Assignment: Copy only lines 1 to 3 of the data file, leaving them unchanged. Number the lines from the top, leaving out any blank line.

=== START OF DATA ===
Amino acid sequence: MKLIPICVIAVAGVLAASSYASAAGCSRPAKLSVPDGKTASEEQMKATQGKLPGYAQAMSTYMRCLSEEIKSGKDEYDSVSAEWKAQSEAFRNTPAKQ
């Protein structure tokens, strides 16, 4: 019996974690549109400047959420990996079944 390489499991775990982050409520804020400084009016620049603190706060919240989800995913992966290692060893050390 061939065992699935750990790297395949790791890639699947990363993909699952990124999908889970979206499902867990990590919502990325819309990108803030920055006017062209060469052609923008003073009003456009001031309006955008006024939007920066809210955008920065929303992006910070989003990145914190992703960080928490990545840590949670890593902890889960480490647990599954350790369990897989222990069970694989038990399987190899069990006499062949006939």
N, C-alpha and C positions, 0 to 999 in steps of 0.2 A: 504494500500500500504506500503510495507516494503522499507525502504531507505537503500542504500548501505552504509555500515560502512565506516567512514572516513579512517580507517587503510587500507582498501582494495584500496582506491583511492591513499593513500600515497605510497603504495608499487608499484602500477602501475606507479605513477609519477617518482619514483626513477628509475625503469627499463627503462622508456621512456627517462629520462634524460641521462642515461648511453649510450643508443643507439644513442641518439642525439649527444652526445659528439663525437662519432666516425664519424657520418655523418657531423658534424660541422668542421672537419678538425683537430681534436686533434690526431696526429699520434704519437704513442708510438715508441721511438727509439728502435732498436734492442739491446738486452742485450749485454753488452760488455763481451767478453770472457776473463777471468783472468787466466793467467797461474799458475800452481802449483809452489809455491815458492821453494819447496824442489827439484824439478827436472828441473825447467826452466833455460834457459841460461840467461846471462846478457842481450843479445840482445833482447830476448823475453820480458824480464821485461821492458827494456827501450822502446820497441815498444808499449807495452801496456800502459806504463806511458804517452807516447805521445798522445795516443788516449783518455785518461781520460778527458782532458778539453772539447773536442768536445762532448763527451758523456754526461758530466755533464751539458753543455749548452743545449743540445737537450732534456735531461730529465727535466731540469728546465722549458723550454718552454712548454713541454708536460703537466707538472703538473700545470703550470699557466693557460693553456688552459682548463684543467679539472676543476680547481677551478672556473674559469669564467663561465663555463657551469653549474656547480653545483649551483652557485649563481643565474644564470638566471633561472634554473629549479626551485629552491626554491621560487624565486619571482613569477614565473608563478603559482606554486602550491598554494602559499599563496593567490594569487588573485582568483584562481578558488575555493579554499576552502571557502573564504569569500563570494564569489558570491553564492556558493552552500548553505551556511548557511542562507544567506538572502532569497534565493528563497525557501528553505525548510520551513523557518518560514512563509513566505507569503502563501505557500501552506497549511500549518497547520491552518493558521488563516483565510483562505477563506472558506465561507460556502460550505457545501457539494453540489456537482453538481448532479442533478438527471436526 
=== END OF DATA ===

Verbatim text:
Amino acid sequence: MKLIPICVIAVAGVLAASSYASAAGCSRPAKLSVPDGKTASEEQMKATQGKLPGYAQAMSTYMRCLSEEIKSGKDEYDSVSAEWKAQSEAFRNTPAKQ
């Protein structure tokens, strides 16, 4: 019996974690549109400047959420990996079944 390489499991775990982050409520804020400084009016620049603190706060919240989800995913992966290692060893050390 061939065992699935750990790297395949790791890639699947990363993909699952990124999908889970979206499902867990990590919502990325819309990108803030920055006017062209060469052609923008003073009003456009001031309006955008006024939007920066809210955008920065929303992006910070989003990145914190992703960080928490990545840590949670890593902890889960480490647990599954350790369990897989222990069970694989038990399987190899069990006499062949006939």
N, C-alpha and C positions, 0 to 999 in steps of 0.2 A: 504494500500500500504506500503510495507516494503522499507525502504531507505537503500542504500548501505552504509555500515560502512565506516567512514572516513579512517580507517587503510587500507582498501582494495584500496582506491583511492591513499593513500600515497605510497603504495608499487608499484602500477602501475606507479605513477609519477617518482619514483626513477628509475625503469627499463627503462622508456621512456627517462629520462634524460641521462642515461648511453649510450643508443643507439644513442641518439642525439649527444652526445659528439663525437662519432666516425664519424657520418655523418657531423658534424660541422668542421672537419678538425683537430681534436686533434690526431696526429699520434704519437704513442708510438715508441721511438727509439728502435732498436734492442739491446738486452742485450749485454753488452760488455763481451767478453770472457776473463777471468783472468787466466793467467797461474799458475800452481802449483809452489809455491815458492821453494819447496824442489827439484824439478827436472828441473825447467826452466833455460834457459841460461840467461846471462846478457842481450843479445840482445833482447830476448823475453820480458824480464821485461821492458827494456827501450822502446820497441815498444808499449807495452801496456800502459806504463806511458804517452807516447805521445798522445795516443788516449783518455785518461781520460778527458782532458778539453772539447773536442768536445762532448763527451758523456754526461758530466755533464751539458753543455749548452743545449743540445737537450732534456735531461730529465727535466731540469728546465722549458723550454718552454712548454713541454708536460703537466707538472703538473700545470703550470699557466693557460693553456688552459682548463684543467679539472676543476680547481677551478672556473674559469669564467663561465663555463657551469653549474656547480653545483649551483652557485649563481643565474644564470638566471633561472634554473629549479626551485629552491626554491621560487624565486619571482613569477614565473608563478603559482606554486602550491598554494602559499599563496593567490594569487588573485582568483584562481578558488575555493579554499576552502571557502573564504569569500563570494564569489558570491553564492556558493552552500548553505551556511548557511542562507544567506538572502532569497534565493528563497525557501528553505525548510520551513523557518518560514512563509513566505507569503502563501505557500501552506497549511500549518497547520491552518493558521488563516483565510483562505477563506472558506465561507460556502460550505457545501457539494453540489456537482453538481448532479442533478438527471436526 